Elephant Refugees stands apart from other documentaries of its ilk by focusing on the incredible personal costs of running small-scale conservation efforts.
In the Kalahari Woodlands of Botswana, Marie and Ben Moller have made it their life’s work to try to help the native elephant populations that have been driven from their native environments by manmade calamity. Climate change has created harsh drought conditions and depleted food supplies, and the last 50 years of poaching have ripped elephant communities to shreds. Elephant Sands, operated by the Mollers and their crew of dedicated workers, is a tourist destination that doubles as a refugee camp for the massive animals. They offer food, water, and medical care as best they can.
Elephant Sands is about 250 kilometers away from the nearest town. The closest trained veterinarian is a 15-hour drive. Botswana banned poaching on state land almost a decade ago; somehow, the Mollers argue, the elephants know it’s safer near their refuge. For the crew, that’s a double-edged sword. They sometimes end up with hundreds of giant new visitors a day. Elephants drink an enormous amount of water and take up so many resources that living at the Sands means a hardscrabble life. Tourists sometimes wake up in the middle of the night to find their homes being knocked over by the very animals they paid to visit.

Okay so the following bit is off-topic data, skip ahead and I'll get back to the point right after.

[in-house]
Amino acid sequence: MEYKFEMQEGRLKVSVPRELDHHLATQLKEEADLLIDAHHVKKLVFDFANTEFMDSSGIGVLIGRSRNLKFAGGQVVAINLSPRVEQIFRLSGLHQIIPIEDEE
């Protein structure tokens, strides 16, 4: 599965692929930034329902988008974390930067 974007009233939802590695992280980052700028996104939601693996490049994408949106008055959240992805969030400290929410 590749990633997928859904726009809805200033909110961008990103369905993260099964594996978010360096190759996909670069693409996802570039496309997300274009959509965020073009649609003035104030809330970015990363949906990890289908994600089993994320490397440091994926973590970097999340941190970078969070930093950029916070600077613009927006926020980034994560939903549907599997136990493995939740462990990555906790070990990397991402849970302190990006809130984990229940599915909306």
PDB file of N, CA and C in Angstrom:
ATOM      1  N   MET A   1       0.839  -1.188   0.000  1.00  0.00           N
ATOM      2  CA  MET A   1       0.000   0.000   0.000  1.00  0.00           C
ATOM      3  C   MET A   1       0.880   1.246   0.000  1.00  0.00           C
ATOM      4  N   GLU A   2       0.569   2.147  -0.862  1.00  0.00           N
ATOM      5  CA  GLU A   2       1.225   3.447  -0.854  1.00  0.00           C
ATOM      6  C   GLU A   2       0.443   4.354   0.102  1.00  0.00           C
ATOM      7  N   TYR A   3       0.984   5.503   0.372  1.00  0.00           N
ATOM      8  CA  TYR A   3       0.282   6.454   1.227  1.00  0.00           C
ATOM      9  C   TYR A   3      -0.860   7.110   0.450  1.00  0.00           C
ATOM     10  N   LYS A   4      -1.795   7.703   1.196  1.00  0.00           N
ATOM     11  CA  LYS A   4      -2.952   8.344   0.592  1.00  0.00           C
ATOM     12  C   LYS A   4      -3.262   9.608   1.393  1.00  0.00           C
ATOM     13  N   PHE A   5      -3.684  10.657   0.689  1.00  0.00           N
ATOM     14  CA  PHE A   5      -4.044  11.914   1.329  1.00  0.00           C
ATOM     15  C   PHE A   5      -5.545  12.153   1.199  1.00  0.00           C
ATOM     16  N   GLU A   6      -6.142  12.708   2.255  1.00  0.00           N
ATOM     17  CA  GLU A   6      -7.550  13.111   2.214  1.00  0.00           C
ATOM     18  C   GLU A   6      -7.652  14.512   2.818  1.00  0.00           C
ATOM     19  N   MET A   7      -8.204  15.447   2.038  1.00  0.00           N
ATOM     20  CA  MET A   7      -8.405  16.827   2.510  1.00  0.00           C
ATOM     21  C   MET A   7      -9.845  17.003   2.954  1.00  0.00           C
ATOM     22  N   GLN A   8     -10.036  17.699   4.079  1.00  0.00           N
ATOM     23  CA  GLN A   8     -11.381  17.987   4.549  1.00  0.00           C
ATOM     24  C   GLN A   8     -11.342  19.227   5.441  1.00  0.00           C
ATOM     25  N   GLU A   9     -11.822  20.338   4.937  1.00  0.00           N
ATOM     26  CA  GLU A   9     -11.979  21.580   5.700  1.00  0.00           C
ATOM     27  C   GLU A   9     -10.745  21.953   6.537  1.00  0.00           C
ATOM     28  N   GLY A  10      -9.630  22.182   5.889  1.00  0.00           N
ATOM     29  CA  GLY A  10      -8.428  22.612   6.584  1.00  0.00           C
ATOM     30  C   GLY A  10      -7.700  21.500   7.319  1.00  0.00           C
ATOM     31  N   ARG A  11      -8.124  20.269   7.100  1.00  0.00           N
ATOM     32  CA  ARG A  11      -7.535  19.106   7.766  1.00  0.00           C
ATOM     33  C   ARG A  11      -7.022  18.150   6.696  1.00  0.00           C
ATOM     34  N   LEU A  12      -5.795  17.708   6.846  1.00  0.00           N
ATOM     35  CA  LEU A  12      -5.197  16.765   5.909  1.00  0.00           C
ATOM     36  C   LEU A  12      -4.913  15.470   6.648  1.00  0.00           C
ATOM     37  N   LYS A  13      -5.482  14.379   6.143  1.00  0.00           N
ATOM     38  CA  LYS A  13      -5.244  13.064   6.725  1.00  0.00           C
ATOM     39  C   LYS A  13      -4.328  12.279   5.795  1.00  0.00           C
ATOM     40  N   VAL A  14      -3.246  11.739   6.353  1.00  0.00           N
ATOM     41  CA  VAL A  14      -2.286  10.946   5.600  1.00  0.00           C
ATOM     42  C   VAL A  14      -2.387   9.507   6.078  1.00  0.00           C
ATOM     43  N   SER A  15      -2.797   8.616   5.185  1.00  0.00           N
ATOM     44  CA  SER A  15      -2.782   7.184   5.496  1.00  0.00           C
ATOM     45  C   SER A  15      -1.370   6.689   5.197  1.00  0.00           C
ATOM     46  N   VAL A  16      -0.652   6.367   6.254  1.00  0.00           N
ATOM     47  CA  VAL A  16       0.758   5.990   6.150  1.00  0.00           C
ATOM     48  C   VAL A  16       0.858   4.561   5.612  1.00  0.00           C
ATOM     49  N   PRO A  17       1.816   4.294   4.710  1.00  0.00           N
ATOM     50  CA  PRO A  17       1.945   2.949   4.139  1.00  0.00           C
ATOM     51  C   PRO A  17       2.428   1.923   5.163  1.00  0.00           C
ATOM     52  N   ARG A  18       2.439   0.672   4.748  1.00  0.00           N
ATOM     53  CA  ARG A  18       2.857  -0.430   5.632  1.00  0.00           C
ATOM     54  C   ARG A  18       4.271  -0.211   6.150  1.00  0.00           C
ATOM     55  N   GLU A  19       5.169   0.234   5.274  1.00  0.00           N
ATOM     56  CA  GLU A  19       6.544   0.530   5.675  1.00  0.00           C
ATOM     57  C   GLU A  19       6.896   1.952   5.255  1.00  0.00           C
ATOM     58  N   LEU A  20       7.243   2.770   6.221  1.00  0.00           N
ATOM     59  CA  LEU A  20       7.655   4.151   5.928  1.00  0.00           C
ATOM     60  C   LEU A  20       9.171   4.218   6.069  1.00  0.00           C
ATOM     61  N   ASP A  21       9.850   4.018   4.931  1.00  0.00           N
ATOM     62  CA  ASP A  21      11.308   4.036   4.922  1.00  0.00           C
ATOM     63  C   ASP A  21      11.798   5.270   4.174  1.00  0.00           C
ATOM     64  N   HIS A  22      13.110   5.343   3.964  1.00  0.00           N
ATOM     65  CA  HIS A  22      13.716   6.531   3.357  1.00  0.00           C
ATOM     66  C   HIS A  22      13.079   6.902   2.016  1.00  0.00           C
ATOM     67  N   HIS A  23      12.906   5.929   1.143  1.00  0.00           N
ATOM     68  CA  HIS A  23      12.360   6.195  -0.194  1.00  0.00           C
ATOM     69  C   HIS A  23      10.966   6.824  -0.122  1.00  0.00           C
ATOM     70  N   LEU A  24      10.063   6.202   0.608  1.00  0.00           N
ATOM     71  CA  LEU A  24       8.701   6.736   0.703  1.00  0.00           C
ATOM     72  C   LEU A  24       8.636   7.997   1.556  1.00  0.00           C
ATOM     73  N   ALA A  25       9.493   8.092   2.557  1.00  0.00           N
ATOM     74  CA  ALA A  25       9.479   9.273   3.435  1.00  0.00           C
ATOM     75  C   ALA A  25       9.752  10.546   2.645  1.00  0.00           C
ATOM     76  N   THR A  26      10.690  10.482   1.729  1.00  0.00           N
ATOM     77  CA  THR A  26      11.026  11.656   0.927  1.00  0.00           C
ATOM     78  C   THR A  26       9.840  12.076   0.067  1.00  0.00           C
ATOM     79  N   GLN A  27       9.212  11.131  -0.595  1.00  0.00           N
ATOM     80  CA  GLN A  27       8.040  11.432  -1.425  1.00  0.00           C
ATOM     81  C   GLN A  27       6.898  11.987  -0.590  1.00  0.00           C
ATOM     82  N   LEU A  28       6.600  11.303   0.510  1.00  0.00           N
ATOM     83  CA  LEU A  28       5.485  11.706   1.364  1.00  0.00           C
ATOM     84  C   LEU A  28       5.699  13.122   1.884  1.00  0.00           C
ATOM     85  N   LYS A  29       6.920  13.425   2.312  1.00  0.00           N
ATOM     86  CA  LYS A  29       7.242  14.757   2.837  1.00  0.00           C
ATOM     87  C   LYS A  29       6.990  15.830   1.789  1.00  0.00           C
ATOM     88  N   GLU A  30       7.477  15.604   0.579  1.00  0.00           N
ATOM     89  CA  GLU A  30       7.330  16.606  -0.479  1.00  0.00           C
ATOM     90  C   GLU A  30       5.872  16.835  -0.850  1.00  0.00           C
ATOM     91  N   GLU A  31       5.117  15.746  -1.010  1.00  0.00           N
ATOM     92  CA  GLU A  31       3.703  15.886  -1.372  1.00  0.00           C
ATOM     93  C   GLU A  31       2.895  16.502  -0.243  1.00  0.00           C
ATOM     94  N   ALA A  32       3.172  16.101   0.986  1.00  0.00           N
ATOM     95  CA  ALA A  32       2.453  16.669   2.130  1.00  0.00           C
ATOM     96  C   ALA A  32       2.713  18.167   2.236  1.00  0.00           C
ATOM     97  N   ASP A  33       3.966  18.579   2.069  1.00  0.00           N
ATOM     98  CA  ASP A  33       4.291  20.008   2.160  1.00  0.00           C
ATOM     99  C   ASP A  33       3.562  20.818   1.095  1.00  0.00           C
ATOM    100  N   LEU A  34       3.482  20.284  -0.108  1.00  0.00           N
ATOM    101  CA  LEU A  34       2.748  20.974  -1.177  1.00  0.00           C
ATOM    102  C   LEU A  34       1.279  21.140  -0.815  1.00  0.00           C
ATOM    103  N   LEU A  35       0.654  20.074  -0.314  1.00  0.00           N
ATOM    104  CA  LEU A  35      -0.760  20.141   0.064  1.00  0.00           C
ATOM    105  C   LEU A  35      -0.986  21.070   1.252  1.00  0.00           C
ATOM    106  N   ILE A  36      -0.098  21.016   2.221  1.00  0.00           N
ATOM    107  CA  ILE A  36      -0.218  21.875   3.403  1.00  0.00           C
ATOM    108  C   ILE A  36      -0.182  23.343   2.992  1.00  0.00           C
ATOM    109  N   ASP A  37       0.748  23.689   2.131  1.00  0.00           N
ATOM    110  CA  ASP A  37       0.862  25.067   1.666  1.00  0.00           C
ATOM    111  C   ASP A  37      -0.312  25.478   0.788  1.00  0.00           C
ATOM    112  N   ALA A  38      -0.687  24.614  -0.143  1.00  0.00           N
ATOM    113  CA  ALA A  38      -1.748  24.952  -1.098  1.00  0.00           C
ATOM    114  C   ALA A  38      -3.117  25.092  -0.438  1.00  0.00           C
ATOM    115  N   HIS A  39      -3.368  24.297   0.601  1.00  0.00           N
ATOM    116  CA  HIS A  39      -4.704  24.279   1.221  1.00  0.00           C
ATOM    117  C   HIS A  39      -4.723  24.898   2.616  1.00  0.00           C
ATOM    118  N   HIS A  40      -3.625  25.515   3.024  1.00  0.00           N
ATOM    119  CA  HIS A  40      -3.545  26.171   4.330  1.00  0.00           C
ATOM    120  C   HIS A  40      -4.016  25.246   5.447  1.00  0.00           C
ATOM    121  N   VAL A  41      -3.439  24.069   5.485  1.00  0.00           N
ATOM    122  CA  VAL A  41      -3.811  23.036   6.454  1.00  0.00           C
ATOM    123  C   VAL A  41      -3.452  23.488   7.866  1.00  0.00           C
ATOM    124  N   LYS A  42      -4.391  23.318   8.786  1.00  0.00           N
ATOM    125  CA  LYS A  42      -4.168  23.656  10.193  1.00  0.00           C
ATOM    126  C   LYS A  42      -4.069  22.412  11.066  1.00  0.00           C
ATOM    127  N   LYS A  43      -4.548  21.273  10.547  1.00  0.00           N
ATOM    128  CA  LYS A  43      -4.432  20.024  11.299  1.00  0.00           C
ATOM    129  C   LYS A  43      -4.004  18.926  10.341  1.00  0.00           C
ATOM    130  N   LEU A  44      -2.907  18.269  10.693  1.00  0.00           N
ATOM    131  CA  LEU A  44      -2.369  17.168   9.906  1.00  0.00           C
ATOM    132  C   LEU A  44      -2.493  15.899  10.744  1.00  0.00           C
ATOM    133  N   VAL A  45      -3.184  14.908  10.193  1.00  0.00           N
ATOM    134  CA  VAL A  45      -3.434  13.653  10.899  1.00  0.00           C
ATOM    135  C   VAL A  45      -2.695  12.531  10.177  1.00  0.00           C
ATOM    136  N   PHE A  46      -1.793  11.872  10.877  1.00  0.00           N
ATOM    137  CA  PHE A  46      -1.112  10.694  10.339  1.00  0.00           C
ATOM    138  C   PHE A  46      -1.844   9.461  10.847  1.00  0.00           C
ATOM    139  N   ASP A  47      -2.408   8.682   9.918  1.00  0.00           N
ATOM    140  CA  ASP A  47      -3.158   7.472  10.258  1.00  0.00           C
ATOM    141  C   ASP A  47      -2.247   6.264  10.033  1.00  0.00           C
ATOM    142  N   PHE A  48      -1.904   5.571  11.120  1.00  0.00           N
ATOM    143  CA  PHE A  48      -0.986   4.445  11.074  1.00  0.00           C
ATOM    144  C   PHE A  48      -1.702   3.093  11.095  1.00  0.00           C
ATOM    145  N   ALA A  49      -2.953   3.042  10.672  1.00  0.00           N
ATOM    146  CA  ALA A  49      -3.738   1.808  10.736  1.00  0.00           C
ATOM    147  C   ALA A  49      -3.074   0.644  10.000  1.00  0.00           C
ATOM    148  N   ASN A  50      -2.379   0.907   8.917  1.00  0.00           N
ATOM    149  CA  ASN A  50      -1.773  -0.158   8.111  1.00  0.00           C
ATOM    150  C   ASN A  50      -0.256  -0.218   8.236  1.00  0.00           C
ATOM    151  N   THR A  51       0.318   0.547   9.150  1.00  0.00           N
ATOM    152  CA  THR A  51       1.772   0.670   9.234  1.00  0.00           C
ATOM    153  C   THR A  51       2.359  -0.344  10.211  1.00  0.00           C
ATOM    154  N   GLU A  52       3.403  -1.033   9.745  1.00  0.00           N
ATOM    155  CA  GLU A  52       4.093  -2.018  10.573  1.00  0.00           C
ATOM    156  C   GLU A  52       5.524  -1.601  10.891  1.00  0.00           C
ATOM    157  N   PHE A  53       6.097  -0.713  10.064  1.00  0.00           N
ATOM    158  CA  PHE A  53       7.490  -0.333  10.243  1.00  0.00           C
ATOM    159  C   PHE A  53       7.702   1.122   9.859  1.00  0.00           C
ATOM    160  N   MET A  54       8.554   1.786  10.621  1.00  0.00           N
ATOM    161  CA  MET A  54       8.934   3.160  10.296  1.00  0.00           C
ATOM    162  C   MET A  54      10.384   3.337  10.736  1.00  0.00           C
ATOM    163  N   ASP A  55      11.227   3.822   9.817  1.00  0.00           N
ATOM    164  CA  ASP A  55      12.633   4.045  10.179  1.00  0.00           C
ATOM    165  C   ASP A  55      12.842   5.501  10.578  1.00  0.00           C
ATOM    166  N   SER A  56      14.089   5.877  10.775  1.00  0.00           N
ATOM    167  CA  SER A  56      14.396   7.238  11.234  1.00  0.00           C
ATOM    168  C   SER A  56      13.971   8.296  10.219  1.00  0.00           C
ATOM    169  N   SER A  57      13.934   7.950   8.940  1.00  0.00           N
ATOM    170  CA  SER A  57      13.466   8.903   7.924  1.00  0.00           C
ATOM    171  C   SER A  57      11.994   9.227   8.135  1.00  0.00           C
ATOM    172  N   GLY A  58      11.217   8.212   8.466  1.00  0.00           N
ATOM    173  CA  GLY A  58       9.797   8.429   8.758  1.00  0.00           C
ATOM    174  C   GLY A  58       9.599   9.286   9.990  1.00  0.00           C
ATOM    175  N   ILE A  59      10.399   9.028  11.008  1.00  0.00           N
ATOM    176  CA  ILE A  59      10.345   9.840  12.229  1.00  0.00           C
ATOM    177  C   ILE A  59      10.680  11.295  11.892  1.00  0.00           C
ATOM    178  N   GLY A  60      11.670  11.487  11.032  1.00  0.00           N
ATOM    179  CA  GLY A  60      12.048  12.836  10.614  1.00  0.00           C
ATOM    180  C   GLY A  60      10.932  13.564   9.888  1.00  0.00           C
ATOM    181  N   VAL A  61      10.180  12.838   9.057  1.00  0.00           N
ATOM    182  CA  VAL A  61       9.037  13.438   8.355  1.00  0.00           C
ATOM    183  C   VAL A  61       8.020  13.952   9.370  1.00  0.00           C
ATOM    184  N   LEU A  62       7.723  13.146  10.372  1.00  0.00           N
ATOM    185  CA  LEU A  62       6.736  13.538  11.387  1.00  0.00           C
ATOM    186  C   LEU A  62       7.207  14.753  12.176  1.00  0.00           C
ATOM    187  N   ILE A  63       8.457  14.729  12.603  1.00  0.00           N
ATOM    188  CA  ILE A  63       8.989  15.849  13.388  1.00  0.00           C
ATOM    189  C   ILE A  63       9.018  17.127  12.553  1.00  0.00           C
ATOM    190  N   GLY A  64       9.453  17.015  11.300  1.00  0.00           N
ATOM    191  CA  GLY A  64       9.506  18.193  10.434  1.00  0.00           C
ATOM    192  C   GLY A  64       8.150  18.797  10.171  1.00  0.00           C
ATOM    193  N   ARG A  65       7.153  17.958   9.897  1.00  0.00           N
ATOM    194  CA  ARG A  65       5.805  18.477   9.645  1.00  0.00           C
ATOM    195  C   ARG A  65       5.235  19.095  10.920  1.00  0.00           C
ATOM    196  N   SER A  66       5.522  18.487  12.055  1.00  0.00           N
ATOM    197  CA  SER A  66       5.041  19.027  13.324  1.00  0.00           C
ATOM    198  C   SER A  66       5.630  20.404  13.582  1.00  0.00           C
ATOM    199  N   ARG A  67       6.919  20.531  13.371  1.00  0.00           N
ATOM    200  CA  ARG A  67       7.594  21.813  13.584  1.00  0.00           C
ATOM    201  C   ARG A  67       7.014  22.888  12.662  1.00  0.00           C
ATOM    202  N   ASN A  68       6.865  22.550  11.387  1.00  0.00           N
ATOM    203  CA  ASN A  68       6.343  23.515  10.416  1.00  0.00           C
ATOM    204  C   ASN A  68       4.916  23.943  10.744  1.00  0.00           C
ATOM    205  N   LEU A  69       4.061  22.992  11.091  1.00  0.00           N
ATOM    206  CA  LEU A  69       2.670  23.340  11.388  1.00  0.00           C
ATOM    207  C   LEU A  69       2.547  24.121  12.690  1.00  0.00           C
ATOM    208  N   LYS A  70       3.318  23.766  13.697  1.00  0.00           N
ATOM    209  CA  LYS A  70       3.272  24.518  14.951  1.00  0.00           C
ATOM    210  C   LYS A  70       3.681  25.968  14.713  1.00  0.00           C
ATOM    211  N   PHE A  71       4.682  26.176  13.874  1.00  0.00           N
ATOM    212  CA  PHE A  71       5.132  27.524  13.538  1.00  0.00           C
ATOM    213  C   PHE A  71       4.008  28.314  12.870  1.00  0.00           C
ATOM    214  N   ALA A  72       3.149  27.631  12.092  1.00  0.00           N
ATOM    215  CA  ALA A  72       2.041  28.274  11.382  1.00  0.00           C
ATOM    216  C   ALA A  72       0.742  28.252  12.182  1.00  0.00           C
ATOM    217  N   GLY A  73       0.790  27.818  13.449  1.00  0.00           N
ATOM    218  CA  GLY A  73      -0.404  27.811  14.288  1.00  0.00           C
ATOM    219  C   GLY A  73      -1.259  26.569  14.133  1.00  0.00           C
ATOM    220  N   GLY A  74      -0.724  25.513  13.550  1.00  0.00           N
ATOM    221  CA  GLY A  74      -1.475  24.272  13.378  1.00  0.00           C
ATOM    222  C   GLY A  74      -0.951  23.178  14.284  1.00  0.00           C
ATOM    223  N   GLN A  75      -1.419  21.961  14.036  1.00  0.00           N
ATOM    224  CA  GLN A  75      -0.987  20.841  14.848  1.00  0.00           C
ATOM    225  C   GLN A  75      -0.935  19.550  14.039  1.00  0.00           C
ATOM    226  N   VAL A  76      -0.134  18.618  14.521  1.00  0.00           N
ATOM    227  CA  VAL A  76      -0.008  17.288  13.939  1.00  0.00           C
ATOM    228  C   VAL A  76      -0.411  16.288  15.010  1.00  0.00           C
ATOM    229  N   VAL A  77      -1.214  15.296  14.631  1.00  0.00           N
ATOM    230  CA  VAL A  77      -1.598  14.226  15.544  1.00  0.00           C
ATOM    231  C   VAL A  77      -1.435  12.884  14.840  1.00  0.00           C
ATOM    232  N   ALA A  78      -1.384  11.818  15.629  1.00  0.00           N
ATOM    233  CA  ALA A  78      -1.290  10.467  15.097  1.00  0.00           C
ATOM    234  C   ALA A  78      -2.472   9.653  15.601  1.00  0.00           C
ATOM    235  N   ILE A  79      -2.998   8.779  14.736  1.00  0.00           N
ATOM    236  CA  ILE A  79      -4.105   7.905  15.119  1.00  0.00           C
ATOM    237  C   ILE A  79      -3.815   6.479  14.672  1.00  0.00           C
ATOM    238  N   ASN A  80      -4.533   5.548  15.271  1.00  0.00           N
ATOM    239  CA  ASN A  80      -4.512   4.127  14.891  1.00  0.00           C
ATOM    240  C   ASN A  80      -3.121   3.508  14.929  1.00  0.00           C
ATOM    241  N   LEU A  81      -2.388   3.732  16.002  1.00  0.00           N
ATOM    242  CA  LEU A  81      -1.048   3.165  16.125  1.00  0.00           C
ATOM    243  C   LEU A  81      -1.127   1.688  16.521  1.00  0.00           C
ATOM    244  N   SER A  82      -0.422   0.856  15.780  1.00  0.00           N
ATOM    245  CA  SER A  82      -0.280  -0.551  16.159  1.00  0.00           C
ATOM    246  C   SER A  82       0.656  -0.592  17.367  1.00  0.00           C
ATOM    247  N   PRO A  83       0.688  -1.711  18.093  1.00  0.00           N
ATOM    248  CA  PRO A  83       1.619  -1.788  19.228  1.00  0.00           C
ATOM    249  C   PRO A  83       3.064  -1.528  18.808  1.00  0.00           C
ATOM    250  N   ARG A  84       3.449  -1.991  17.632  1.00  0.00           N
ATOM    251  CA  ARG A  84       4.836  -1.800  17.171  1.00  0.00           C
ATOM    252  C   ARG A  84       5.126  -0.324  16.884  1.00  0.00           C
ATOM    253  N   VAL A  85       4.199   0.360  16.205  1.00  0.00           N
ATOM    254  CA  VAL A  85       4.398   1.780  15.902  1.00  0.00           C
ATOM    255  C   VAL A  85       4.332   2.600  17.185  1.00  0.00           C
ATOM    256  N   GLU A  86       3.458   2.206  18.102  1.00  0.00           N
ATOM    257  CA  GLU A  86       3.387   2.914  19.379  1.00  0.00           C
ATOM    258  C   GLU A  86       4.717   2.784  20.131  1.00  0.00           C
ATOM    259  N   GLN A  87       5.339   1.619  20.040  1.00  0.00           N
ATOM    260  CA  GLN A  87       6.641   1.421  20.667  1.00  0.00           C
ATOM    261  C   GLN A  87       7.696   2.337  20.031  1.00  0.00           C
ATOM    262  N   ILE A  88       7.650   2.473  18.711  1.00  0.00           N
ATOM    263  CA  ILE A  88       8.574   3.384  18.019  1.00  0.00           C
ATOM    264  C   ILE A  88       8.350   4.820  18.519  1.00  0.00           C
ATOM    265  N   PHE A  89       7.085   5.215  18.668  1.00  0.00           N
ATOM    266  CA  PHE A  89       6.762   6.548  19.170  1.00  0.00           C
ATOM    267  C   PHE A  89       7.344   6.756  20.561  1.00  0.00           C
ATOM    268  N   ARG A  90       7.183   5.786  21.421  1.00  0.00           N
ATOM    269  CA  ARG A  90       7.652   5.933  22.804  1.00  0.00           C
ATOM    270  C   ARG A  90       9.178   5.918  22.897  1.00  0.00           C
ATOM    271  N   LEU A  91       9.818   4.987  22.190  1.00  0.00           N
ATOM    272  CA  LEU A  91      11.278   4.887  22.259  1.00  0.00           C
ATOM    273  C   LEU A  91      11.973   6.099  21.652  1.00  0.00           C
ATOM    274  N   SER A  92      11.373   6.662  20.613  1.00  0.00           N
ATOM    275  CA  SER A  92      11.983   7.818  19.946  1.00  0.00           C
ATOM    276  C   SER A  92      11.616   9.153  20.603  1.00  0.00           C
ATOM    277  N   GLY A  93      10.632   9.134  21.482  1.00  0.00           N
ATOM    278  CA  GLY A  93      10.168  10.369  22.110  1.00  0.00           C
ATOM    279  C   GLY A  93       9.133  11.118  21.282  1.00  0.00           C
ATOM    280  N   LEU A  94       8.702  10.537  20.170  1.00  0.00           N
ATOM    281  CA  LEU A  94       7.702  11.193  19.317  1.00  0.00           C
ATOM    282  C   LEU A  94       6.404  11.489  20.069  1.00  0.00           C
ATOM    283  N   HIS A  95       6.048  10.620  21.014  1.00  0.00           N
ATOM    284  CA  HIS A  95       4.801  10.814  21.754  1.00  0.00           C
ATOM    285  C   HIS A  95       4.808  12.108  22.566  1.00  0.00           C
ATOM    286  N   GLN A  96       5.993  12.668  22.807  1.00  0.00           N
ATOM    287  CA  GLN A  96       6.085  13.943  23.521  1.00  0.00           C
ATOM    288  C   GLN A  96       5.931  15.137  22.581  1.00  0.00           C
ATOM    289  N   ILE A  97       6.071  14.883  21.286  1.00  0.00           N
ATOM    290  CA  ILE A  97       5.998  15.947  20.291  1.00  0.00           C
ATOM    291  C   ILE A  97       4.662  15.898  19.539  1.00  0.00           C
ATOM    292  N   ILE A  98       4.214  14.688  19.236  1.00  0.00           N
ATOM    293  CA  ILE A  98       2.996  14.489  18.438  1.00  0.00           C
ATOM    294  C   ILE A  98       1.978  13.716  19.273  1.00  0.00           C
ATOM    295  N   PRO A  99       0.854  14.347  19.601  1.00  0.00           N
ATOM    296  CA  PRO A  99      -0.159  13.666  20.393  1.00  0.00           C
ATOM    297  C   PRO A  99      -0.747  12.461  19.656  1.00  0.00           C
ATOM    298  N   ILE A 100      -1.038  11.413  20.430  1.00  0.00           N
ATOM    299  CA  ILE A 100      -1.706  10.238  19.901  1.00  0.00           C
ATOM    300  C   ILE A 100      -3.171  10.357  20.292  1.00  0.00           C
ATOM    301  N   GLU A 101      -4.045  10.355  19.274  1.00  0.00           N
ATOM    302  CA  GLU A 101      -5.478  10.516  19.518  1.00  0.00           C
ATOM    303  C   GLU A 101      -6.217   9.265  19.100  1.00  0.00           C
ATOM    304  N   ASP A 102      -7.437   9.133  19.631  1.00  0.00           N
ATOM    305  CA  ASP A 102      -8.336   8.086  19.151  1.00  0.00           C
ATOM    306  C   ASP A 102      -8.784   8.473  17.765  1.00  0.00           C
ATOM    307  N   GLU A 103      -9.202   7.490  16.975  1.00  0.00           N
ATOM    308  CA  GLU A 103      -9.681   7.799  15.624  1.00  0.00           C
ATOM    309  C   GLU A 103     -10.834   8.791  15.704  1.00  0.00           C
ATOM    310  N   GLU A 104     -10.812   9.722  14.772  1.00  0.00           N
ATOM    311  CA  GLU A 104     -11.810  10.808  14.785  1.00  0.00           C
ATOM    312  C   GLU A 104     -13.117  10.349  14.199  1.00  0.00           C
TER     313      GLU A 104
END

Director Louise Hogarth does a superb job digging deep into the triumphs and tribulations of the conservationists working at the Sands. There are elephants they manage to save despite great odds and many more they’re unable to help despite their best efforts. Toward the end, there’s a lot of thoughtful contemplation about the meaning of their efforts. “We may find that in 75 years, we are heroes to our grandkids for conserving so many elephants,” someone muses. “Or maybe not.” The question of whether the ecosystem in Botswana can handle so many elephants migrating from other areas is a microcosm of humanity’s own future as climate change forces our own migrations. The conclusion — which drives Elephant Refugees — is that all we can do is what we can do, and if we just sit on our hands, nothing better is possible. So why not do something while we have the opportunity to help?